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  • Jamaica joins with other nations around the globe in observing World Radio Day, an initiative of the United Nations Educational Scientific & Cultural Organization (UNESCO).
  • The theme of World Radio Day 2015 is ‘Youth and Radio’. It recognizes the fact that youth make up more than half of the people on Planet Earth.
  • Radio in Jamaica has come a long way since its debut in 1939, and while today we boast a diverse and dynamic radio market, there is still a need to open up new opportunity windows for greater engagement of youth and meaningful programming which supports their development.

Jamaica joins with other nations around the globe in observing World Radio Day, an initiative of the United Nations Educational Scientific & Cultural Organization (UNESCO).

The theme of World Radio Day 2015 is ‘Youth and Radio’. It recognizes the fact that youth make up more than half of the people on Planet Earth. This significant demographic is not always adequately reflected in the level of meaningful participation in this powerful medium. In many parts of the world, the youth are confronted by some of the same challenges facing marginalized groups, such as stereotyping and prejudice in the way they are portrayed in the media.

Here in Jamaica and despite the proliferation of media and the impressive reach of radio, a considerable proportion of media content continues to feature music and other aspects of entertainment geared to the youth, with less attention given to the many serious issues with which they grapple. The potential of radio as an agent of change and development remains for the most part, under-utilized.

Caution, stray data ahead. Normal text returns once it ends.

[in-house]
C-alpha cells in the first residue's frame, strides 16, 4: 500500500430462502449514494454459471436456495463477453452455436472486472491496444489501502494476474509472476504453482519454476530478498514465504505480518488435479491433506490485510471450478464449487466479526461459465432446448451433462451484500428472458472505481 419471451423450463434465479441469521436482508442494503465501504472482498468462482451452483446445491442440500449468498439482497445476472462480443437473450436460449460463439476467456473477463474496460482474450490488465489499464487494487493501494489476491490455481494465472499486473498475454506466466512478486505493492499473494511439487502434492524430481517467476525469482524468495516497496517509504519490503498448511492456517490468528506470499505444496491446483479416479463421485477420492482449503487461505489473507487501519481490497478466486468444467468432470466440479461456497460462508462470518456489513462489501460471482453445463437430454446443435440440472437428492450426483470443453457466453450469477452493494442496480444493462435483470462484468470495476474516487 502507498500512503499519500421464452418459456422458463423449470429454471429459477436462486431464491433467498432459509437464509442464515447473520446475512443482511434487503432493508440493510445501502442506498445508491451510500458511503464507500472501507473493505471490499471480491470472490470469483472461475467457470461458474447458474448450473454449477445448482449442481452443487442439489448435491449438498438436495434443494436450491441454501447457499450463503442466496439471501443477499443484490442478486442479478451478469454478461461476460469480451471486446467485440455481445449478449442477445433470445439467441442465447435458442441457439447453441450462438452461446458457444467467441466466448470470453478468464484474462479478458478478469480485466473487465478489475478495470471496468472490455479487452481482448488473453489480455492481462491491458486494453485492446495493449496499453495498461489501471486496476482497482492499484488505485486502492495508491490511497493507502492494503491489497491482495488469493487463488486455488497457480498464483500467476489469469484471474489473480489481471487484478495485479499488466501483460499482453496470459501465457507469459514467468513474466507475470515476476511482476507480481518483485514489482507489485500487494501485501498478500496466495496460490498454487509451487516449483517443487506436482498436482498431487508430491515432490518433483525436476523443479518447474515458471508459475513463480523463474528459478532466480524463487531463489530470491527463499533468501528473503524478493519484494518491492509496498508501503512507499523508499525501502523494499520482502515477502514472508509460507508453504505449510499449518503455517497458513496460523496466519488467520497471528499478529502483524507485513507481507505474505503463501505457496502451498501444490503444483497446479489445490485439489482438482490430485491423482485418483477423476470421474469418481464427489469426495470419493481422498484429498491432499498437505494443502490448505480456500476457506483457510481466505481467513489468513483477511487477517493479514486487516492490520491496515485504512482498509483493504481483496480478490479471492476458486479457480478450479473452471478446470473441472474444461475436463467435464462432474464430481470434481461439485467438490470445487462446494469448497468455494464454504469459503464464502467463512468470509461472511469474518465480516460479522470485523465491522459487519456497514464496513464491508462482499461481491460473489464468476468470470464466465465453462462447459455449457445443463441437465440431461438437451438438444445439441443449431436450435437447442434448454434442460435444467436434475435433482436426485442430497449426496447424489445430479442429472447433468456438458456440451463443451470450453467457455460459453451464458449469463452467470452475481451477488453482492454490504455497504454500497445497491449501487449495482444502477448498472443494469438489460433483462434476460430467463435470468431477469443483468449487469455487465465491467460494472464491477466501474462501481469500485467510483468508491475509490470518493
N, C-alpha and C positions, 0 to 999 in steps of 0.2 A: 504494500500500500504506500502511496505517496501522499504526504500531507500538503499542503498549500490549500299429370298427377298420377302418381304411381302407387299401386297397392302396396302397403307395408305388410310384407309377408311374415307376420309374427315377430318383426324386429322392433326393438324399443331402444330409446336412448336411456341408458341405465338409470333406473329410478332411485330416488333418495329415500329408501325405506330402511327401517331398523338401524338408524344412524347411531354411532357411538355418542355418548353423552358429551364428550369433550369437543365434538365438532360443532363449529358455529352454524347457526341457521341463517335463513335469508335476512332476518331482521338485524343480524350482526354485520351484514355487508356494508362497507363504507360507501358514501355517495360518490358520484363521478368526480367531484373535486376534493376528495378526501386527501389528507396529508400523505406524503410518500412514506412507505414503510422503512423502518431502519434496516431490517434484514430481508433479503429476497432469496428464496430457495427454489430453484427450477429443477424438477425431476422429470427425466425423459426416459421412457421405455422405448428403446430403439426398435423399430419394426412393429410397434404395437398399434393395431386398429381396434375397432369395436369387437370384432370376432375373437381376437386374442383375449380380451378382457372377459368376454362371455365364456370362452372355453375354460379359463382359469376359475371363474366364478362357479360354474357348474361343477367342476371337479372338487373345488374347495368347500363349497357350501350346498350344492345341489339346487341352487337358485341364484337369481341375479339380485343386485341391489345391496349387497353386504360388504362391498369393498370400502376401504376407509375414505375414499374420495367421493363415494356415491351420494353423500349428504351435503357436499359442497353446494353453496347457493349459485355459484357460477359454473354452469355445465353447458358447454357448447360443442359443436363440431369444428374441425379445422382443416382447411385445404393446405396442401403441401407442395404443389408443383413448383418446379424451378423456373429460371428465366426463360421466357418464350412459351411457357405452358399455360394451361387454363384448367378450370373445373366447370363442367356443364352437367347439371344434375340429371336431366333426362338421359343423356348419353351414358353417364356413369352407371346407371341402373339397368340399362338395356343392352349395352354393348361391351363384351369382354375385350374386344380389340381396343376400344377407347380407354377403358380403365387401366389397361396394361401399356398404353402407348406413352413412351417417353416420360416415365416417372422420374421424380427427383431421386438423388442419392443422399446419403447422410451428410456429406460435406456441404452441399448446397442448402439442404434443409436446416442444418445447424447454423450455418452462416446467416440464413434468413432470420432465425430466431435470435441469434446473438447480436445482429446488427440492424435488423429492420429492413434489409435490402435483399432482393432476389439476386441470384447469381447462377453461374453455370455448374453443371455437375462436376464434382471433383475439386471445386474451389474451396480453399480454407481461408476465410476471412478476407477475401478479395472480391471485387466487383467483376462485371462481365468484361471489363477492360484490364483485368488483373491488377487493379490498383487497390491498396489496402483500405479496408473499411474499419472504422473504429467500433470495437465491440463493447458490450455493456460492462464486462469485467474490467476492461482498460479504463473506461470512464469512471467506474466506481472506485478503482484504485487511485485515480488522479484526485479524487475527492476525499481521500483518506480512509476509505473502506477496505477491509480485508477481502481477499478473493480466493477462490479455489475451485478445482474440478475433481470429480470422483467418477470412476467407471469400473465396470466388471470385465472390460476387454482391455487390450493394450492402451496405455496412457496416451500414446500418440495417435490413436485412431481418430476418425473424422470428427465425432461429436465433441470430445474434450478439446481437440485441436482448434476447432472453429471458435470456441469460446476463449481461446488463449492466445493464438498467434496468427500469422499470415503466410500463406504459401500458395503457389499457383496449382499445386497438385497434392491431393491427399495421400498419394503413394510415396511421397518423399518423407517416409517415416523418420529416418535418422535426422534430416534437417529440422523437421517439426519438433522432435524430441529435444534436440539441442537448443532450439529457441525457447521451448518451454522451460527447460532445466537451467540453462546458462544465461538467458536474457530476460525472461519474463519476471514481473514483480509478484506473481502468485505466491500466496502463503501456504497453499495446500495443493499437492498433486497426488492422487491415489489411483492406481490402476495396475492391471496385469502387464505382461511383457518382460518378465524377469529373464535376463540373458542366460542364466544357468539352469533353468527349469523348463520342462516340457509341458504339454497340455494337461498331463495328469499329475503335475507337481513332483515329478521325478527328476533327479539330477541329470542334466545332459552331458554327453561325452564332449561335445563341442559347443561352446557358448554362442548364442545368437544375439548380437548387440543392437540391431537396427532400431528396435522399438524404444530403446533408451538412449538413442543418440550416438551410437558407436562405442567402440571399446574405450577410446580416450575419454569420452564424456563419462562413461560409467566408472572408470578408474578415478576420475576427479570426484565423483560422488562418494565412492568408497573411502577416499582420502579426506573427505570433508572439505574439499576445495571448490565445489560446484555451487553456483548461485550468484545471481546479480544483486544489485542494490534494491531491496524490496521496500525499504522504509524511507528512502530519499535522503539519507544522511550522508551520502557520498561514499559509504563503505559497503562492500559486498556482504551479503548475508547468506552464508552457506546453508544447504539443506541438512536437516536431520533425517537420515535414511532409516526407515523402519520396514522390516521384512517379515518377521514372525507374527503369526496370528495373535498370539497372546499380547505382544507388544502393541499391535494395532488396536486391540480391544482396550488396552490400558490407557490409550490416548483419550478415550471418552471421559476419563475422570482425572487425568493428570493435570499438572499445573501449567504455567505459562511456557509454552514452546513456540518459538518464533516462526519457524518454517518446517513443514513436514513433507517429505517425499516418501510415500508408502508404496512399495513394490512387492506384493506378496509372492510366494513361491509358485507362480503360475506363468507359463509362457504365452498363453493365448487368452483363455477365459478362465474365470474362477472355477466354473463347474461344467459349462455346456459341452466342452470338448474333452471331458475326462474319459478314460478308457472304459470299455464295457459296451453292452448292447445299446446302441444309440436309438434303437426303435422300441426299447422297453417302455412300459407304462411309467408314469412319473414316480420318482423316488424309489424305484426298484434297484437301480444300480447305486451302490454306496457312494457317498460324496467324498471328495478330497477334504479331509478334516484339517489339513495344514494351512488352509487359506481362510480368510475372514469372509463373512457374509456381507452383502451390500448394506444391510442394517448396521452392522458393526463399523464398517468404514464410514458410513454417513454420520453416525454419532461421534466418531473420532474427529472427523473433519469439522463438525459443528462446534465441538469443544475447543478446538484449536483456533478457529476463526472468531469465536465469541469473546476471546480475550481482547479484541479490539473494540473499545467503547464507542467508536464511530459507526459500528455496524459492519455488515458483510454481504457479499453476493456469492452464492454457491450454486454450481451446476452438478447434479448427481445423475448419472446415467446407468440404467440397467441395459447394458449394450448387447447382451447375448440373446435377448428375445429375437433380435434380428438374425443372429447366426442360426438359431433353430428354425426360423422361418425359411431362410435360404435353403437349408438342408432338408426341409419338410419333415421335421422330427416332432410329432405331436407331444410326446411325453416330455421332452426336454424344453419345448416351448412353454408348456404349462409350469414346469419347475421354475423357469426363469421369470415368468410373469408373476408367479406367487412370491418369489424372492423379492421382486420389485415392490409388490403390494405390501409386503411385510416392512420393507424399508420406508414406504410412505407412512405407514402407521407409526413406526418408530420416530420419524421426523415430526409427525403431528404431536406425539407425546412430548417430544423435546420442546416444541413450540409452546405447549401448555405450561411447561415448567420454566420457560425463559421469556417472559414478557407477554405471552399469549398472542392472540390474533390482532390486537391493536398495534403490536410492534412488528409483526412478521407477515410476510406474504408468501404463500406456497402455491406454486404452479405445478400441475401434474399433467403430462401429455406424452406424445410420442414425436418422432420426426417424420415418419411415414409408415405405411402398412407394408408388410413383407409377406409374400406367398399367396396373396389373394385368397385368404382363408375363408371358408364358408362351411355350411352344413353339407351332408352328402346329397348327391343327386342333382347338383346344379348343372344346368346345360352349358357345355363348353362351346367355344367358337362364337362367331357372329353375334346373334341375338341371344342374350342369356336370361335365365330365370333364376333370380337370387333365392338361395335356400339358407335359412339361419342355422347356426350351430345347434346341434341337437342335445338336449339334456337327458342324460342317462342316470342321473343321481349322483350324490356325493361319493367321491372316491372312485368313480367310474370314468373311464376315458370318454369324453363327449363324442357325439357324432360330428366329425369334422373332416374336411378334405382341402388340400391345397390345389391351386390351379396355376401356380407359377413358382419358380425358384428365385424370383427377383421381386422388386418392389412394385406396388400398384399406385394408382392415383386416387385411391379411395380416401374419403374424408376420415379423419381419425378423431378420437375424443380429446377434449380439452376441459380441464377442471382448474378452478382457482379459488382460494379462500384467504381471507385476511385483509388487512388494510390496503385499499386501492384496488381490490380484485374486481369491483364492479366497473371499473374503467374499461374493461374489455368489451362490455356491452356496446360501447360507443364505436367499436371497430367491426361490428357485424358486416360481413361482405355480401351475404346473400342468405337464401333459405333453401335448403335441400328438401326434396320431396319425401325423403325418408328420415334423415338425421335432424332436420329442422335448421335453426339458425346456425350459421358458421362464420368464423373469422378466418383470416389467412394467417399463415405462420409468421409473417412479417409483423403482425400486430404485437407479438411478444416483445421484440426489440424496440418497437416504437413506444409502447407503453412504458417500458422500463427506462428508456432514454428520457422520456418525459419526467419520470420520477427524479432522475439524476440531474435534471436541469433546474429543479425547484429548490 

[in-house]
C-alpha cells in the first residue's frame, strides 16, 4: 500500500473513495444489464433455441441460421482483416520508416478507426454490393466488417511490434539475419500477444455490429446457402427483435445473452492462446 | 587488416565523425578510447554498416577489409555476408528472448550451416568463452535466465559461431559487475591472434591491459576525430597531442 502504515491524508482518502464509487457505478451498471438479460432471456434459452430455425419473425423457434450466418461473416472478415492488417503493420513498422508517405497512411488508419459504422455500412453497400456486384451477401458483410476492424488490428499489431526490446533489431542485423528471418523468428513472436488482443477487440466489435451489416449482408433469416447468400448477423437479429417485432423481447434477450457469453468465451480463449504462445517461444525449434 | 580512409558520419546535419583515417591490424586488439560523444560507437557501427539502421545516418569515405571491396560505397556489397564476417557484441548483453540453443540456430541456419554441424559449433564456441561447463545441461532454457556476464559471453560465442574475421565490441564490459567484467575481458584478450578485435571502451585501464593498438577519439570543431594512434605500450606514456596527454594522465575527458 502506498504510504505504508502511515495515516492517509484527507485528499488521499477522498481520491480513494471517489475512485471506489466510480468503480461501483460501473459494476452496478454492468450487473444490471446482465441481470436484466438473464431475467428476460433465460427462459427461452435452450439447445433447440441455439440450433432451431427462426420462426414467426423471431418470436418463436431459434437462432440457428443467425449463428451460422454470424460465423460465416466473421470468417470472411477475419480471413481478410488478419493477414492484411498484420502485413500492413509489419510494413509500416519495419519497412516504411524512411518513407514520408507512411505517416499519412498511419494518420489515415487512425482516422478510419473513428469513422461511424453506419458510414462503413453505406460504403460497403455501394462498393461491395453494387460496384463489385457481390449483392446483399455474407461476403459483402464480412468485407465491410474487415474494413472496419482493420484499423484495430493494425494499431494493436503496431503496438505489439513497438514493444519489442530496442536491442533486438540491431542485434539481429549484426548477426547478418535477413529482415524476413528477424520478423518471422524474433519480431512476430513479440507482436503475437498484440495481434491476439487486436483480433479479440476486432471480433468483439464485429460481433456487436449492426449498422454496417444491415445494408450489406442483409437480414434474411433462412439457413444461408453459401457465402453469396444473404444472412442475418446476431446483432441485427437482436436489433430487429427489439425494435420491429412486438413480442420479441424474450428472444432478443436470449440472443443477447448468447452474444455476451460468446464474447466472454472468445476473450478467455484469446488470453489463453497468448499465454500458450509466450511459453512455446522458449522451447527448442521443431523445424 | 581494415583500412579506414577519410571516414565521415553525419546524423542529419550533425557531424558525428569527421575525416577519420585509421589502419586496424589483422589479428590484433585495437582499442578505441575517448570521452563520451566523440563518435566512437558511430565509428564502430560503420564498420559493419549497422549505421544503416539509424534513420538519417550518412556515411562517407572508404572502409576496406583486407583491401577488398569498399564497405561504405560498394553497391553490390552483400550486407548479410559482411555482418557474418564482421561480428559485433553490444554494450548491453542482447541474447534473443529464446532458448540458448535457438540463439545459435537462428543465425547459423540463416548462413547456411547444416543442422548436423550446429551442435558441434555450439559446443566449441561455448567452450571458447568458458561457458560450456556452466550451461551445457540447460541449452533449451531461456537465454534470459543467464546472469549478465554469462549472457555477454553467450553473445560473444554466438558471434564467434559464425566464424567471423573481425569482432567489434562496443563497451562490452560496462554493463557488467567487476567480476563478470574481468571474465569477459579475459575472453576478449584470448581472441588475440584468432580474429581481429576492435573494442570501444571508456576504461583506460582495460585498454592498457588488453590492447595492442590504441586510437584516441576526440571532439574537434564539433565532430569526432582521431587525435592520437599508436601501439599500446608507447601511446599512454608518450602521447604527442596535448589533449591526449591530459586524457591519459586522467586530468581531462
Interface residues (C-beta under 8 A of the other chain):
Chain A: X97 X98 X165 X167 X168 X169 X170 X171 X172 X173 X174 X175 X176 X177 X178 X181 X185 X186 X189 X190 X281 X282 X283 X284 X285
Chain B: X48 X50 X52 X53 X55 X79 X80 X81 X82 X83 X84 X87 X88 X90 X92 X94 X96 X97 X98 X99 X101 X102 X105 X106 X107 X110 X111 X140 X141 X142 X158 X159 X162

The time has come to use this medium to its fullest advantage; as a developmental tool, an avenue through which youth can be more inspired and equipped, as well as a louder and more effective voice in the shaping of national policy. Communities and the nation as a whole could do well with more youth-focused programmes developed, produced, scripted and presented by young people.

Radio in Jamaica has come a long way since its debut in 1939, and while today we boast a diverse and dynamic radio market, there is still a need to open up new opportunity windows for greater engagement of youth and meaningful programming which supports their development.

On this World Radio Day, I also salute the pioneers of the industry, and those who work and contribute to radio fulfilling its role to inform, educate and entertain. However, as the UNESCO Director General has charged, let us “rally round radio” and support its efforts to be more and do more for the cause of development. Let us continue to find ingenious ways to make radio a true agent of social inclusion, a meaningful forum for the discussion of youth issues, and a facilitator for dialogue between youth and other sections of the community.

 

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